Here’s how it would work: Dr. Hayden would drive the clinic to a small town. He’d park it there long enough to meet local dental needs. Then he’d take it to nearby rural towns, parking it for a week or so. His goal was to visit these towns three times a year, providing regular dental treatment.
Was Dr. Hayden asking anyone to pay for his clinic? No. He and brother Matthew had already funded it with $200,000 out of their own pockets. Sounds like a good deal, doesn’t it?
As ESPN sportscaster Lee Corso would say, “Not so fast, my friend.” Because his dream would turn to dust.
What went wrong? Why would small burgs in Lane Co. not welcome him and his mobile dental care facility with open arms? And why does Micronesia have the dental care that Lane County didn’t want? Find out in the next issue of Lane Solutions as we focus on one town’s “Thanks but no thanks.”
…When the Oregon Legislature convenes Monday, two large state agencies will be asking for tens of millions of dollars.
Corrections officials say they need about $90 million, and Human Services officials say they need about $100 million to fill their gaps, though some money is expected from other sources…
The Oregonian, January 28, 2014
Our Response and Your Comments
Here are three rules to remember when you’re reading about government “needing” more money:
Government (at every level – city, county, state, federal) always needs more money;
Government can never do with less money;
You can always do with less money because of Rule #1.
As Ronald Reagan opined: “Government is like a baby. An alimentary canal with a big appetite at one end and no sense of responsibility at the other.”
A report detailing the differences between poor and wealthy Oregonians is set to be released by Sen. Chris Edwards, D-Eugene, during a forum at the Eugene Public Library 6 p.m. Monday (Jan. 27).
Edwards authored a bill that passed during the 2013 Legislative Session calling for the Pay Inequality in Oregon study. According to a press release, Edwards plans to talk about ways to solve the “wage gap”…
Labor Commissioner Brad Avakian and Oregon Council on Civil Rights Chair Sunny Petit are slated to join Edward.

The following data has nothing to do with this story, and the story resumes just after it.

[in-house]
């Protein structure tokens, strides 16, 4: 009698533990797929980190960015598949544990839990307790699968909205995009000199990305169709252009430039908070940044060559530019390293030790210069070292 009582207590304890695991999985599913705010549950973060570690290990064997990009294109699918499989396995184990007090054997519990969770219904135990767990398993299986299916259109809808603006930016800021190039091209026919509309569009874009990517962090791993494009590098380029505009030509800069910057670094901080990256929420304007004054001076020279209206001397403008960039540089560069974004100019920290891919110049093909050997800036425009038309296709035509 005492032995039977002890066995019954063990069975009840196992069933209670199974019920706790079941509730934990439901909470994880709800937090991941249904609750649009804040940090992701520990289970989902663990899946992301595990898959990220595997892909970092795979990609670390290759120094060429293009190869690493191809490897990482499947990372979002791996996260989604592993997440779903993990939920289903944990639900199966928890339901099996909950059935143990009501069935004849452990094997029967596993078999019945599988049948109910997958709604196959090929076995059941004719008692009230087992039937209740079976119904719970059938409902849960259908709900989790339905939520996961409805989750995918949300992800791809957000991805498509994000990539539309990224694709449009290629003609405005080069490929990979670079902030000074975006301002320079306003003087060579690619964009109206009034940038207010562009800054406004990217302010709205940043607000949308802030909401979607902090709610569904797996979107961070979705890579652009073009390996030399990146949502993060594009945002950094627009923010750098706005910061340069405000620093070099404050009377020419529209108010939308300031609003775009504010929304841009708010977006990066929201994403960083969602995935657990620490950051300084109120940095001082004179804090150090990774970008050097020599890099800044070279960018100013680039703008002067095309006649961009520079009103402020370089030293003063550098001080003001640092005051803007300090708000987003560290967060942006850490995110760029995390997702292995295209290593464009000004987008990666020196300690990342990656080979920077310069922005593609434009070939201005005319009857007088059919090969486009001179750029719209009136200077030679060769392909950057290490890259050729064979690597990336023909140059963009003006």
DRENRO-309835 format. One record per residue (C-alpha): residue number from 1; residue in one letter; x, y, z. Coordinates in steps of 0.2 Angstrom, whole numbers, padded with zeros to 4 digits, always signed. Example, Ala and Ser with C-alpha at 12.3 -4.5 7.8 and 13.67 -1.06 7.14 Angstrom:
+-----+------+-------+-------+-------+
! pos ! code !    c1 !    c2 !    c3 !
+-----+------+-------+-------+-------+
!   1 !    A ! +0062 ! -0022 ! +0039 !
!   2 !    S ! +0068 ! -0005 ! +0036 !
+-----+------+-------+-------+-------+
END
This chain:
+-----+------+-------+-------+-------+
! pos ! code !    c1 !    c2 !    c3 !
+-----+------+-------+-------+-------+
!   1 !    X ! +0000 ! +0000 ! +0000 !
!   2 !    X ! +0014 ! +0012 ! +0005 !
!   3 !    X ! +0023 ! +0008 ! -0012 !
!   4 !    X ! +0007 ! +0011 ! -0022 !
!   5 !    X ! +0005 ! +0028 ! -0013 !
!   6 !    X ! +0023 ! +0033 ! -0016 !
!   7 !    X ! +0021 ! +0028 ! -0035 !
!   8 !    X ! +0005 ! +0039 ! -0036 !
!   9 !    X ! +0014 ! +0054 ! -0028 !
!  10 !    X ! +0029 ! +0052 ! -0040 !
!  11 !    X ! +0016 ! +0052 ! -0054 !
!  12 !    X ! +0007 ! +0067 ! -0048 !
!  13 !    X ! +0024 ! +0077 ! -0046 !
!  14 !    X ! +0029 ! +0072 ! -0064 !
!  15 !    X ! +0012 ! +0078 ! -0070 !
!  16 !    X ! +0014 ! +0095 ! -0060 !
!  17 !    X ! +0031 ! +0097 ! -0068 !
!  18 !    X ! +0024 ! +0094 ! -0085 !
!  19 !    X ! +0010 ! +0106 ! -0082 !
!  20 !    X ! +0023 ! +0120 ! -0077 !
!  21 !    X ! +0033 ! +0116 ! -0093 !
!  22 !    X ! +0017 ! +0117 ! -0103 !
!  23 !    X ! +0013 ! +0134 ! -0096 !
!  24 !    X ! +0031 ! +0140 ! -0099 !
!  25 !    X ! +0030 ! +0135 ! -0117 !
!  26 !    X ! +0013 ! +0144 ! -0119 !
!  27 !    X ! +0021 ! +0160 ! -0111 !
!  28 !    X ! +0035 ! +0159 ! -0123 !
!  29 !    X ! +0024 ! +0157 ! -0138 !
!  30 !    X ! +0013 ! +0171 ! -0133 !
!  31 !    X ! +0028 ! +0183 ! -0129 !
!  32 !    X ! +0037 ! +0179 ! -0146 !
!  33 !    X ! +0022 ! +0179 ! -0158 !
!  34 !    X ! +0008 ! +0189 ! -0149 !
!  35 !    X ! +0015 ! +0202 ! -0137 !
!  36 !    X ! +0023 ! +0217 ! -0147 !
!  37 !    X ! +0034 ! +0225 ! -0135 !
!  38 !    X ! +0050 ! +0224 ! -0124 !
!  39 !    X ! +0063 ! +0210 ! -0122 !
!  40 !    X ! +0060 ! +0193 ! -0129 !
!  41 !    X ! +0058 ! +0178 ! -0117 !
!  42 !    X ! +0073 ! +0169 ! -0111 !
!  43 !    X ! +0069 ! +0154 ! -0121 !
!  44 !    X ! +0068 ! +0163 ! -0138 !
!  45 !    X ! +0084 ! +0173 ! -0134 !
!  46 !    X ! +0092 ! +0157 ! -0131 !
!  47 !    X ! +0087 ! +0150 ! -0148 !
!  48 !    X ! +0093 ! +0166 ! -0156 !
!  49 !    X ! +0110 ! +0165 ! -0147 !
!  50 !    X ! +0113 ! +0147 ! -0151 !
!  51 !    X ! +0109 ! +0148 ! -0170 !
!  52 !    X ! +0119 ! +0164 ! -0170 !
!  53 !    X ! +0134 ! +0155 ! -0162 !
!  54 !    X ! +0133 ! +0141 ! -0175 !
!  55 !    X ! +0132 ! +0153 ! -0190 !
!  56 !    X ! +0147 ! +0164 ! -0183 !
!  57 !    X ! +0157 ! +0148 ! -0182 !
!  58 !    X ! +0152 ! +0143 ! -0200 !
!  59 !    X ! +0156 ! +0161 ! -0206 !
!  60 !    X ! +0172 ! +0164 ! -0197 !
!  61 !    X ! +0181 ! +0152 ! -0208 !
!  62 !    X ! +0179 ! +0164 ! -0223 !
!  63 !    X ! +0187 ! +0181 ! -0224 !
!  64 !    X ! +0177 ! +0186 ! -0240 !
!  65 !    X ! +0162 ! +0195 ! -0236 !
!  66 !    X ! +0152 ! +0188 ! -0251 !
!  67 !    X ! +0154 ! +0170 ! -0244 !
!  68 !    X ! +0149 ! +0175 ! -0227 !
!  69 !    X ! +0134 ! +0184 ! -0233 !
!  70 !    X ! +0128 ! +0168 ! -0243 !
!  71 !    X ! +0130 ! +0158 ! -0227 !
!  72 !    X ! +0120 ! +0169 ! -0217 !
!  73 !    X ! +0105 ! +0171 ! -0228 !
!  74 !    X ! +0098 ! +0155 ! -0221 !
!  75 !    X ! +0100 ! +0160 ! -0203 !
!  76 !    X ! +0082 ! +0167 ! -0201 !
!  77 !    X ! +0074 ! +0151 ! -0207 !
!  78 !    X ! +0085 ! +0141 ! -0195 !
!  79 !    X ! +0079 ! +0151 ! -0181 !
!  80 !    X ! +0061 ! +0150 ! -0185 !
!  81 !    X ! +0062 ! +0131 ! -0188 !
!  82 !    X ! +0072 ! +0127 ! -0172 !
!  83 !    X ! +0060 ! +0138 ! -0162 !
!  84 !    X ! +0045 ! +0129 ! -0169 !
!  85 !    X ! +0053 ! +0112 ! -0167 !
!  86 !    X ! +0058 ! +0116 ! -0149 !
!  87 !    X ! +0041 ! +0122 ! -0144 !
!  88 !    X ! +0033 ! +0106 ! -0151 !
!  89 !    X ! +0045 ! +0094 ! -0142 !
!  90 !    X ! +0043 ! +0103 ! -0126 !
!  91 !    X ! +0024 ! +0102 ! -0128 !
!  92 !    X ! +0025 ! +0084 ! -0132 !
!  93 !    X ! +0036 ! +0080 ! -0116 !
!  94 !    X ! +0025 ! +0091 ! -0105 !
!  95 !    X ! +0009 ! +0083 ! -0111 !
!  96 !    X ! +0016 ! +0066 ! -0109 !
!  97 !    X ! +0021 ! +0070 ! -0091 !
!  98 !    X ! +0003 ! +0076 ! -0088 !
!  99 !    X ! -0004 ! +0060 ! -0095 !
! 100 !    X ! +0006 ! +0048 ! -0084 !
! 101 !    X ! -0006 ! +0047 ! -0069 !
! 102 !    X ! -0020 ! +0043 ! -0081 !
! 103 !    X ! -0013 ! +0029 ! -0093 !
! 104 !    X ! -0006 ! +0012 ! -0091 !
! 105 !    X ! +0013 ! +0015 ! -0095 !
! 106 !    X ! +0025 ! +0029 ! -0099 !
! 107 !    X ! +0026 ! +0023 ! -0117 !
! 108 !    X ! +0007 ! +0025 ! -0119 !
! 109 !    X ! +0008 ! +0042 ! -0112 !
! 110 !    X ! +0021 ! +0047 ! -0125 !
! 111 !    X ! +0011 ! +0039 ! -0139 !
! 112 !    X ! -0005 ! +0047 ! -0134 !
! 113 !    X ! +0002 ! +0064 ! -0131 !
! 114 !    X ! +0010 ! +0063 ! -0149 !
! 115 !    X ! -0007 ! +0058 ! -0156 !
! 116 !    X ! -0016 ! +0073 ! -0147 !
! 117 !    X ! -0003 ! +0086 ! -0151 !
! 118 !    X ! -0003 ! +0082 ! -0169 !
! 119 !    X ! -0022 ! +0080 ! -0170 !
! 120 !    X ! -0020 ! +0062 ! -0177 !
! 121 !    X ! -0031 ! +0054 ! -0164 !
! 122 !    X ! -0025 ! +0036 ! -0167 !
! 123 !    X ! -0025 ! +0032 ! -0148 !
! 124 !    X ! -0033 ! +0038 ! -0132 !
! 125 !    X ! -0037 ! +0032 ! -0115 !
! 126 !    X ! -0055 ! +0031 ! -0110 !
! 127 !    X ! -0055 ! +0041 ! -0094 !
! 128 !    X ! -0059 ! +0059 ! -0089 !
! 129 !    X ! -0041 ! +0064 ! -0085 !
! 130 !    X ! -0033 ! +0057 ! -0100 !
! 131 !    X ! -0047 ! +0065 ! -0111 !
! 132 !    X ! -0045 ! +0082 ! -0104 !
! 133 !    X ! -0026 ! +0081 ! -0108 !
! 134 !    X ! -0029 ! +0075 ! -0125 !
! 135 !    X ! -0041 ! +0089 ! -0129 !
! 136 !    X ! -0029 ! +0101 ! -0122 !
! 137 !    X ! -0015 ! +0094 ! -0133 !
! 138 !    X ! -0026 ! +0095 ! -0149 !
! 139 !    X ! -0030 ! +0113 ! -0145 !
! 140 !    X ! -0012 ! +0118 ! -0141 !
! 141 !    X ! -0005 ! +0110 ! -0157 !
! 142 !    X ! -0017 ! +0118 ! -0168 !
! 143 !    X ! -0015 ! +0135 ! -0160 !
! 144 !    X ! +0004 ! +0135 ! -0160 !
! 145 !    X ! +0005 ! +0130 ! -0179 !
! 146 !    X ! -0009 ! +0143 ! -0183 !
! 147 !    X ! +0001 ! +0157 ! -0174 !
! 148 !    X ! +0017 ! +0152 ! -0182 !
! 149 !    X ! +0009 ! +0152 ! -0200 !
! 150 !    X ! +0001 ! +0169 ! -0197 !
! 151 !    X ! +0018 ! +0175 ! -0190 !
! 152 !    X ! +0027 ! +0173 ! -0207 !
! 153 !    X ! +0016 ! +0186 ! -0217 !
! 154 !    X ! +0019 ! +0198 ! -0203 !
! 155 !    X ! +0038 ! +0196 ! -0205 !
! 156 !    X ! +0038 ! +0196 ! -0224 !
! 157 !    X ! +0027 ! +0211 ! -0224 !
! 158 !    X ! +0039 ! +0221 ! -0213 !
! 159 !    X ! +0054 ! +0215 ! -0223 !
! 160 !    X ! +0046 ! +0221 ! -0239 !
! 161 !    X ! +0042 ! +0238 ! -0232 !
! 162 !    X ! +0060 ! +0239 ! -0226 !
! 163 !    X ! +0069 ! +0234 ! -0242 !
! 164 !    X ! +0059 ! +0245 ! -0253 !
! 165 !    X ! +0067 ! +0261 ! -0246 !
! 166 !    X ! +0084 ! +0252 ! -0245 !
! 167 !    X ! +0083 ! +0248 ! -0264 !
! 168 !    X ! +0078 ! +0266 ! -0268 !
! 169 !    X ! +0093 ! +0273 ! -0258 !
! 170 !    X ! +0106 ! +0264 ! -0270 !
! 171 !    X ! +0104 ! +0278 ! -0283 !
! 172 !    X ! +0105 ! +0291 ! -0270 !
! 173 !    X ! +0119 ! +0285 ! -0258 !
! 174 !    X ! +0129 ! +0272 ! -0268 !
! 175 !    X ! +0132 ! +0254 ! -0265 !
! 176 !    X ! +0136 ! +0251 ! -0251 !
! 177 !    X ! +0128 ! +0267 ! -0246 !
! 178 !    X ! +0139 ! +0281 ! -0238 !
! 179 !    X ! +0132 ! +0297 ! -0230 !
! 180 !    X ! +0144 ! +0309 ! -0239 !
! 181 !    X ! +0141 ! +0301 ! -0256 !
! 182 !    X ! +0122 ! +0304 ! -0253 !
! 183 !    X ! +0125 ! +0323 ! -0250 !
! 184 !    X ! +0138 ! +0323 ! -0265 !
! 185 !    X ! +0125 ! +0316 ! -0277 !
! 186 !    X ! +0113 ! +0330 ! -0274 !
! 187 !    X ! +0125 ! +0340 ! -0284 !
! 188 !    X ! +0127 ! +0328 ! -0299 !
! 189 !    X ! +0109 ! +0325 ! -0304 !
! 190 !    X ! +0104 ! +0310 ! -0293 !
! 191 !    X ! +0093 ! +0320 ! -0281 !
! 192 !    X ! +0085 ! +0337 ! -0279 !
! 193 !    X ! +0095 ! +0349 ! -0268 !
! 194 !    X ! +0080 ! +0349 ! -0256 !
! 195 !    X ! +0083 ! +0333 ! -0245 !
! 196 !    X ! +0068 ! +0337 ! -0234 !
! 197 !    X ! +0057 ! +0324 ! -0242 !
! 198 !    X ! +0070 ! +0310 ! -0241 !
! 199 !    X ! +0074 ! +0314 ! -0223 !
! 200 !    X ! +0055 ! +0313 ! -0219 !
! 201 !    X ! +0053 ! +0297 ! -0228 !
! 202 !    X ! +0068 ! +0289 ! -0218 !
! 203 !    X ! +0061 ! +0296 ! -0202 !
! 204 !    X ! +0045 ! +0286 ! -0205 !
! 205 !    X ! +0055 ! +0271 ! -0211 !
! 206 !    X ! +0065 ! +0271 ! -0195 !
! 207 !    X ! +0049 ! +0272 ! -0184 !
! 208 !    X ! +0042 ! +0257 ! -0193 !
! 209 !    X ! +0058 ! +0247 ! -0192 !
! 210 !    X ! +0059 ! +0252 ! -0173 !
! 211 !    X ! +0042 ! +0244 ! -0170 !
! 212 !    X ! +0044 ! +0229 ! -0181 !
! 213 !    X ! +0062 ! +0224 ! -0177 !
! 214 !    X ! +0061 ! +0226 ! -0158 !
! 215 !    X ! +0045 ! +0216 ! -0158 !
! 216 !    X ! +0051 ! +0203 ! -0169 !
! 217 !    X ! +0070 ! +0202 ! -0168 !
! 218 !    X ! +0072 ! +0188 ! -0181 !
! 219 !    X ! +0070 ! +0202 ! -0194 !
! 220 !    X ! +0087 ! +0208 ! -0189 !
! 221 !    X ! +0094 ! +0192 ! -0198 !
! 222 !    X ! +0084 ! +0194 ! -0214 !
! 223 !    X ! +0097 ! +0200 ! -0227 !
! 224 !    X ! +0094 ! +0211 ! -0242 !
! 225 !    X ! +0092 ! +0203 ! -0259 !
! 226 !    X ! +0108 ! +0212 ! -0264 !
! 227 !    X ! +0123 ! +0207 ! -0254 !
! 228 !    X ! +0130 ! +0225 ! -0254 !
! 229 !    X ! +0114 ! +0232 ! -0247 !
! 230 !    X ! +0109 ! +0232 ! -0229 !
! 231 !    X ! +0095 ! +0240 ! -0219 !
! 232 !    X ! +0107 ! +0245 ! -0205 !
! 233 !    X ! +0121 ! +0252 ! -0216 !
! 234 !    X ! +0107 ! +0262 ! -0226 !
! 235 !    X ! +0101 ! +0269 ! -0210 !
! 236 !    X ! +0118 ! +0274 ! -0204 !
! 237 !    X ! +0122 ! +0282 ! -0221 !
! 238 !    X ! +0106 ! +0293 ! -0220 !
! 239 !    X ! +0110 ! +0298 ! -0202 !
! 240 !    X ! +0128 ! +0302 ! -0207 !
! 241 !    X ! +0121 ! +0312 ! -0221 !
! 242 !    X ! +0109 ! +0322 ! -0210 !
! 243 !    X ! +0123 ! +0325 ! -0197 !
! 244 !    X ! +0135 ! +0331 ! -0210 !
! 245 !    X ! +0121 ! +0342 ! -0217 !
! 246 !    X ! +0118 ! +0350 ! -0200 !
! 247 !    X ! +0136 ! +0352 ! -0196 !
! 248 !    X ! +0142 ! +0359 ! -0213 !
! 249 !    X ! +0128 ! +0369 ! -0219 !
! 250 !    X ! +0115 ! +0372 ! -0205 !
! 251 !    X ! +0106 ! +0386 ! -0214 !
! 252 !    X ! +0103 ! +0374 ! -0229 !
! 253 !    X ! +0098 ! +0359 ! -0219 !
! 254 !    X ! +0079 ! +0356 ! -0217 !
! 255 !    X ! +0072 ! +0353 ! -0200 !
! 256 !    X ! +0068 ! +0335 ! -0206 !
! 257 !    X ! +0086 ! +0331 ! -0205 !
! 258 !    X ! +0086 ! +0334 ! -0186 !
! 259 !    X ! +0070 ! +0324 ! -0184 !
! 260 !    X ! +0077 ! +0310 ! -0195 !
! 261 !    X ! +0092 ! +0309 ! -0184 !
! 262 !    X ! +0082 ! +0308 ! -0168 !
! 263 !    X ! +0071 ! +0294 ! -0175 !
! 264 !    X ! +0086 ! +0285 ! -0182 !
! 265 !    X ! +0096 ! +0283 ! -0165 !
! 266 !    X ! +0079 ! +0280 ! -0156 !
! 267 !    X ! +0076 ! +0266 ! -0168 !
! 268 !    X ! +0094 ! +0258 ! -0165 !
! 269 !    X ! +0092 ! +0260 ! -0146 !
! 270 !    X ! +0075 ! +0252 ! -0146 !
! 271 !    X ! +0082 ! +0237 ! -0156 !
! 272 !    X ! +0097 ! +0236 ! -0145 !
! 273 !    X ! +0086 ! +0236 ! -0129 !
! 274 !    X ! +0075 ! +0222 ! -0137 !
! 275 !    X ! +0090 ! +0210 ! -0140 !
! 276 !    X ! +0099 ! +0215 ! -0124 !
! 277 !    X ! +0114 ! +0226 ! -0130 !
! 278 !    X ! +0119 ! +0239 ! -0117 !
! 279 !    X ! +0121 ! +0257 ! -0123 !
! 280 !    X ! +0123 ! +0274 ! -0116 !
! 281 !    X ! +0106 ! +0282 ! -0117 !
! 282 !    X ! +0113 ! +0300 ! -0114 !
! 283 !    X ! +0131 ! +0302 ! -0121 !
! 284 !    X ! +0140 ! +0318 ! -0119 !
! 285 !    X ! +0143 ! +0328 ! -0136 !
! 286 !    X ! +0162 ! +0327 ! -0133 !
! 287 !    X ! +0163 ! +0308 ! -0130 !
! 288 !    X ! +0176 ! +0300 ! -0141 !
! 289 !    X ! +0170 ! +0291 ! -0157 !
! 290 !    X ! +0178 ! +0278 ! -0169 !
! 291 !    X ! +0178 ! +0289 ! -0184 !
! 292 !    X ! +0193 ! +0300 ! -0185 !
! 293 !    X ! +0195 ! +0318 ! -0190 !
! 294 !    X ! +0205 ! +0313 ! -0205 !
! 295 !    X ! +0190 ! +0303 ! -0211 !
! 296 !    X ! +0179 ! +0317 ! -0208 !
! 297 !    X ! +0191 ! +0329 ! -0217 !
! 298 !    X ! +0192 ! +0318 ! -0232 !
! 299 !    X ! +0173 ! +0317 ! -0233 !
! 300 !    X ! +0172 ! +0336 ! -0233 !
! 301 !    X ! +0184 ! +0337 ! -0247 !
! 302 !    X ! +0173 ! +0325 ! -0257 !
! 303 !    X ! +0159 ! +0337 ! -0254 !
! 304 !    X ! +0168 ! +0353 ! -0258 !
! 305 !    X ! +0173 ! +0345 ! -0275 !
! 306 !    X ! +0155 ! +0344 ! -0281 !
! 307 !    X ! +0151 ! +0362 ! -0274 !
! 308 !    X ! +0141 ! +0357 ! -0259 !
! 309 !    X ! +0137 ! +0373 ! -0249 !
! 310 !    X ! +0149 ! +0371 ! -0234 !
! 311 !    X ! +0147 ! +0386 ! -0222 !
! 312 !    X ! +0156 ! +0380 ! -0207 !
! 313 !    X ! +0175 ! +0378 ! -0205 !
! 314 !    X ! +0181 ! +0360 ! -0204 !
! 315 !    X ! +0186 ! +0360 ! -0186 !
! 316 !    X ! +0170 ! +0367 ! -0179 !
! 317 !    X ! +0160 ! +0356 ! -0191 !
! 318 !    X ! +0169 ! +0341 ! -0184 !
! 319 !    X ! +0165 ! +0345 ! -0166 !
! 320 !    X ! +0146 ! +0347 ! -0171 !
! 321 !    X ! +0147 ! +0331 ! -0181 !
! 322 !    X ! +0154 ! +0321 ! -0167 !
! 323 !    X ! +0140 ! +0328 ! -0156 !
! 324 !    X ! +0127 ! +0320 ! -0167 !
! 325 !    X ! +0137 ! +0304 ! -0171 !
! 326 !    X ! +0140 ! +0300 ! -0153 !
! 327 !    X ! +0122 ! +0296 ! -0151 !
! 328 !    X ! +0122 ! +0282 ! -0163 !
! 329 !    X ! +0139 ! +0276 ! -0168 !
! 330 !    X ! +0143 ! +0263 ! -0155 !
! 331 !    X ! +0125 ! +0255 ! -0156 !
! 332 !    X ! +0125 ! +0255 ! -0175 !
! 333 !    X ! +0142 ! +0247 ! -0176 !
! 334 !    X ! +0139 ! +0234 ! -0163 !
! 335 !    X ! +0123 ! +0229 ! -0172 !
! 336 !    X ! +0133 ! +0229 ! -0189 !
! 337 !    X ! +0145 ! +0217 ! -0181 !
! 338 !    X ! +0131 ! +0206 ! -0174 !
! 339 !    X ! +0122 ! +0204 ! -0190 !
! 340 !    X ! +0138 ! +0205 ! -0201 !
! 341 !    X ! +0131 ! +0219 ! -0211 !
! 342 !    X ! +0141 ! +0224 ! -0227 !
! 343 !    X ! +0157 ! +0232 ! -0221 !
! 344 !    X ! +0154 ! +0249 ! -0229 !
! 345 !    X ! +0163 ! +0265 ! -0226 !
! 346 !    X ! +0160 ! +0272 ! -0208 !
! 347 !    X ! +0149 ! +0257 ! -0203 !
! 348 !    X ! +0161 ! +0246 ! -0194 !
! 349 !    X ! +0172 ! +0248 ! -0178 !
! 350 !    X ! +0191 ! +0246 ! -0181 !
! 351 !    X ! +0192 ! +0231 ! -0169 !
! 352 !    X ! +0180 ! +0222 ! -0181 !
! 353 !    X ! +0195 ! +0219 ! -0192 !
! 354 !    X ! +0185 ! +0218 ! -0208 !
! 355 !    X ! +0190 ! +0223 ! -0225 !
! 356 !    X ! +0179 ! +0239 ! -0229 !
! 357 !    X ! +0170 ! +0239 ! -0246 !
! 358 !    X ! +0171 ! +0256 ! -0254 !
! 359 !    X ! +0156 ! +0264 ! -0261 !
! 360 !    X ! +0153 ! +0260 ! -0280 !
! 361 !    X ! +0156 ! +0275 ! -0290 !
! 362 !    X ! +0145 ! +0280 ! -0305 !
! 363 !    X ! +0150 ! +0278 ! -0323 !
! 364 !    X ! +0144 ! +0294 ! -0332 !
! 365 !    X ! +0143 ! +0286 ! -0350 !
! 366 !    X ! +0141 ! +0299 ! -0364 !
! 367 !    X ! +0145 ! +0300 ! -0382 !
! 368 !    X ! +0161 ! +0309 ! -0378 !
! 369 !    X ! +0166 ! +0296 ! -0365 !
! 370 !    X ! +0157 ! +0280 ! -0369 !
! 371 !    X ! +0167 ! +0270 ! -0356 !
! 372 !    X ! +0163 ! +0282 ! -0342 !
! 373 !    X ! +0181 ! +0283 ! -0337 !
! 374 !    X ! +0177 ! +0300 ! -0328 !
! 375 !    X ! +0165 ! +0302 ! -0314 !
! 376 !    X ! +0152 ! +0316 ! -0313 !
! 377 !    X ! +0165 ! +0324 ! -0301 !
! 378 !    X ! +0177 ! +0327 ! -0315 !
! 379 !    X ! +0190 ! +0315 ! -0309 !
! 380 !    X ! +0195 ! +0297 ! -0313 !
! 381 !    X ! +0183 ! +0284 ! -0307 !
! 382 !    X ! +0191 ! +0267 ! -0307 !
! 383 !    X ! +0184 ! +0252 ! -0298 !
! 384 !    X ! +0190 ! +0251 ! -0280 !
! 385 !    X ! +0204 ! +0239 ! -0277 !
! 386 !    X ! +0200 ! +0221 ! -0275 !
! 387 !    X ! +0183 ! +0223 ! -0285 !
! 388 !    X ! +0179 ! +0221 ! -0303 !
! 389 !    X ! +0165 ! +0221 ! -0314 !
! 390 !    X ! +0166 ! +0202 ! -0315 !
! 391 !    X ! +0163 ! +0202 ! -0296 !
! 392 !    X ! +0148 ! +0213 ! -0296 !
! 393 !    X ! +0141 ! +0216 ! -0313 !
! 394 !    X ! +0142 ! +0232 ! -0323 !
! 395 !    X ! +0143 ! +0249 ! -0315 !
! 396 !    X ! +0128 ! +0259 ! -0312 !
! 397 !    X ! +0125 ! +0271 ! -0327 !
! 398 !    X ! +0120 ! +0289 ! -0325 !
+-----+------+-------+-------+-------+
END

Salem Statesman Journal
January 23, 2014
Our Response & Your Comments
Here are some questions we’d like to pose to Sen. Edwards:
When the Census Bureau measures income it excludes payments such as Medicare, Medicaid, nutrition assistance, and the Earned Income Tax Credit (that’s where the Govt. gives money to people who don’t pay taxes). What would the “wage gap” be if those were included?
People move up and down the income ladder. A college grad may start by earning $25,000, hit a career peak at $150,000, then retire and live off a part time job, pensions and Social Security. What’s wrong with that?
Could part of the “wage gap” be explained by the fact that a person’s income can move infinitely up but can only go down to $0?
If I’m earning what my skills and experience warrant, what do I care what Bill Gates makes?
- Brent Hunsberger, firstname.lastname@example.org
January 14, 2014
Eric Hutchinson has been saving for his daughter’s college education for a dozen years. But in April, the Tigard resident decided to take advantage of the Oregon College Savings Plan‘s tax break.
He put $5,000 in the plan’s Age-Band 16 portfolio for 16-year-olds, which will automatically adjust his investment into more conservative holdings as his daughter Noelle gets older.
So, he was a bit surprised when he looked at the account balance just after New Year’s and found it held $4,980. Hadn’t it gained anything from the year’s run-up in stocks?
Our Response & Your Comments
How could your lose money in a year when virtually every stock market index shot through the stratosphere?
It’s simple – Trust it to the government.
To be fair, government college savings programs lost money because they are understandably conservative and become more so as students approach college age, so they skew towards bonds.
But there are a few simple truths here.